Amherst had an unbroken record of success as a commander, but he was a solid rather than a brilliant soldier. He never conducted a battle; the successful siege of Louisbourg is the nearest thing to it. His style was slow and heavy, as the campaign of 1759 amply showed. But he was an organizer of victory, who left nothing to chance in the fields of supply and transport, and this thoroughness was what the war in America mainly required. Sir John Fortescue said of him, “He was the greatest military administrator produced by England since the death of Marlborough, and remained the greatest until the rise of Wellington.” That judgement may well be accepted.
[There are two biographies of Amherst, neither completely satisfactory: L. S. Mayo, Jeffery Amherst; a biography (New York, 1916), and J. C. Long, Lord Jeffery Amherst: a soldier of the king (New York, 1933). Mayo’s is in some ways the better book, though written without benefit of the Amherst papers, which did not come to light until 1925. Louis Des Cognets, Amherst and Canada (Princeton, N.J., 1962), is of limited value, but publishes letters not available elsewhere. Rex Whitworth, Field Marshal Lord Ligonier: a story of the British army, 1702–1770 (Oxford, 1958), is very useful. Other printed sources of value are: Correspondence of William Pitt (Kimball); Gentleman’s Magazine, 1765, 46; 1815, 91; G.B., Hist. mss Commission, Report on the manuscripts of Mrs. Stopford-Sackville . . . (2v., London, 1904–10); House of Commons, Journals (London), 58 (1802–3); Burke’s peerage (1963); DAB; DNB; G.B., WO, Army list; Burt, Old prov. of Que.; R. C. Dalton, The Jesuits’ estates question, 1760–1888: a study of the background for the agitation of 1889 (Toronto, 1968); J. P. De Castro, The Gordon riots (London, 1926); J. W. Fortescue, A history of the British army (13v. in 14, London, 1899–1930), II; F. W. Hamilton, The origin and history of the First or Grenadier Guards . . . (3v., London, 1874); Francis Parkman, The conspiracy of Pontiac and the Indian war after the conquest of Canada (2v., Boston, 1910), and Montcalm and Wolfe (2v., Boston, 1884; repr. New York, 1962); Shy, Toward Lexington; Stacey, Quebec, 1759; [H.] B. Willson, The life and letters of James Wolfe (London, 1909); J. M. Hitsman and C. C. J. Bond, “The assault landing at Louisbourg, 1758,” CHR, XXXV (1954), 314–30; Bernhard Knollenberg, “General Amherst and germ warfare,” Mississippi Valley Hist. Rev. (Cedar Rapids, Iowa), XLI (1954–55), 489–94 (see also 762–63); Rex Whitworth, “Field-Marshal Lord Amherst, a military enigma,” History Today (London), IX (1959), 132–37.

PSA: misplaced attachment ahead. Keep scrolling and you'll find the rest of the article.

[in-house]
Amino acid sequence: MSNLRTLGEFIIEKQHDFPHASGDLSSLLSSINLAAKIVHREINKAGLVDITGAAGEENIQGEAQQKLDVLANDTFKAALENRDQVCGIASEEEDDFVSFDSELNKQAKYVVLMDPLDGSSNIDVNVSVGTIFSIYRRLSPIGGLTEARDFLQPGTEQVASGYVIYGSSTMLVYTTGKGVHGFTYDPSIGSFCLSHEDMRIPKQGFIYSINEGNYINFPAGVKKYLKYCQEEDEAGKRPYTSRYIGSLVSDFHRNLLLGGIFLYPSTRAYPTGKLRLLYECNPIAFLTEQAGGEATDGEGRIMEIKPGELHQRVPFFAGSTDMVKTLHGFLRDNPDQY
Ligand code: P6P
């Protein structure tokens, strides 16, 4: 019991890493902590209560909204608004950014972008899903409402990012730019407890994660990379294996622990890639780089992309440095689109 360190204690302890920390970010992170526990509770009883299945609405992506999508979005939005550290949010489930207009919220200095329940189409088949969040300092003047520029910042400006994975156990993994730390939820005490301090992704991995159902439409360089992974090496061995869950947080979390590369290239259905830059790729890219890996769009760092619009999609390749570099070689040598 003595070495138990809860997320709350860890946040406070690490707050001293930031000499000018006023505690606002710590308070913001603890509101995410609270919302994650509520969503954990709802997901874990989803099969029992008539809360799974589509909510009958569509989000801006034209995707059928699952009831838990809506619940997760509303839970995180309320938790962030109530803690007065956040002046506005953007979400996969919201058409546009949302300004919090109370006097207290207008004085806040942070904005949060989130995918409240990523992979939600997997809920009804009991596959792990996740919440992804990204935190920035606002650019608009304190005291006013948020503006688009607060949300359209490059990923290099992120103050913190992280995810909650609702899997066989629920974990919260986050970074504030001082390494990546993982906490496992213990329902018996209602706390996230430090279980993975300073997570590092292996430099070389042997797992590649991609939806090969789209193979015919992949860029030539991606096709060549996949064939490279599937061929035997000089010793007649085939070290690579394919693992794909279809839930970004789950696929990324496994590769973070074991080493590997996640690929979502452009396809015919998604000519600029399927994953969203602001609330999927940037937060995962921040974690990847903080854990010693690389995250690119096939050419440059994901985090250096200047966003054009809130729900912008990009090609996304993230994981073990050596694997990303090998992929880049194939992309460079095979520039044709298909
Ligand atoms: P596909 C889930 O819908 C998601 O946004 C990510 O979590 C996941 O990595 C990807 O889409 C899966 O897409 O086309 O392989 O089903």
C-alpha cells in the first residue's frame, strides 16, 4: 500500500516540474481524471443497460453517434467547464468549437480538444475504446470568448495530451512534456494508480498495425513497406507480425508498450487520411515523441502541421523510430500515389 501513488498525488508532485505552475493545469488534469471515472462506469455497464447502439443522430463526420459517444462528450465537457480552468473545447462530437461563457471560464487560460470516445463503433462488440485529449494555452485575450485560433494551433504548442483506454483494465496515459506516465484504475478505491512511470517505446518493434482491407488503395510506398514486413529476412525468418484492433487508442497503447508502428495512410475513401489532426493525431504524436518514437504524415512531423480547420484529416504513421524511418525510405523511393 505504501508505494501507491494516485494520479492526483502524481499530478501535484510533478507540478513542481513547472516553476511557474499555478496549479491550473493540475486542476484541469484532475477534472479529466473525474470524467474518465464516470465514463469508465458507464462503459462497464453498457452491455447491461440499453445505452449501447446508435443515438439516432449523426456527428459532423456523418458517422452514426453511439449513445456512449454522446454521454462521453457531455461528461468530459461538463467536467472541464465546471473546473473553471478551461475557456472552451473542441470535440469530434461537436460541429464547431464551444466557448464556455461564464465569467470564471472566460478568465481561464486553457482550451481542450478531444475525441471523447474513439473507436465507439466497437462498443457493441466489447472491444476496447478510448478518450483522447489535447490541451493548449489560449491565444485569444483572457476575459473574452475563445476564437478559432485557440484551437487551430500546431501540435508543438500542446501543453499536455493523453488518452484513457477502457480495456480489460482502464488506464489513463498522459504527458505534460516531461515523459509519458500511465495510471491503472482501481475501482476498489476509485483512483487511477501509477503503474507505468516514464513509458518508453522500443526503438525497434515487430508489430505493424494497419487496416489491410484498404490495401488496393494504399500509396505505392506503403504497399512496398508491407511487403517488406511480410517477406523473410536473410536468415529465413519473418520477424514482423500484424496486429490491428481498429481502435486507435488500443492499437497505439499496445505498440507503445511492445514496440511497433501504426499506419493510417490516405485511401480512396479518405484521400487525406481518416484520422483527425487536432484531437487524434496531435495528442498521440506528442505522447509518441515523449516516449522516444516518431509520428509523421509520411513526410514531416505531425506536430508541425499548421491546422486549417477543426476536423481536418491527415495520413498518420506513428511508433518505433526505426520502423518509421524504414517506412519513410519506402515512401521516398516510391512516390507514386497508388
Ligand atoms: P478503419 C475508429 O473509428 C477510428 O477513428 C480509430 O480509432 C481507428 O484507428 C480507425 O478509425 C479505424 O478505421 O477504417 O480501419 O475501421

The voluminous Amherst papers are in great part available at the PAC. Amherst’s military papers are in the PRO as WO 34; the PAC has microfilms. Large portions of Amherst’s more private papers are in the PAC in the form of transcripts, gathered in MG 18, L4. Among these private papers are Amherst’s invaluable journals for the years 1756–63. The journals from 14 Jan. 1758 to the end are published in Amherst, Journal (Webster). A more limited version intended for contemporary publication forms app. 1 to vol. III of Knox, Hist. journal (Doughty); the originals are in PRO, CO 5/54–63. See also [William Amherst], Journal of William Amherst in America, 1758–1760, intro. J. C. Webster (London and Frome, Eng., 1927). The Bouquet papers, containing a good deal of correspondence with Amherst, are in BL, Add. mss 21631–60 (transcripts in PAC, MG 21, G1); the notorious reference to infecting the Indians with smallpox is in Add. mss 21634 (vol. 4 of the PAC transcripts). c.p.s.]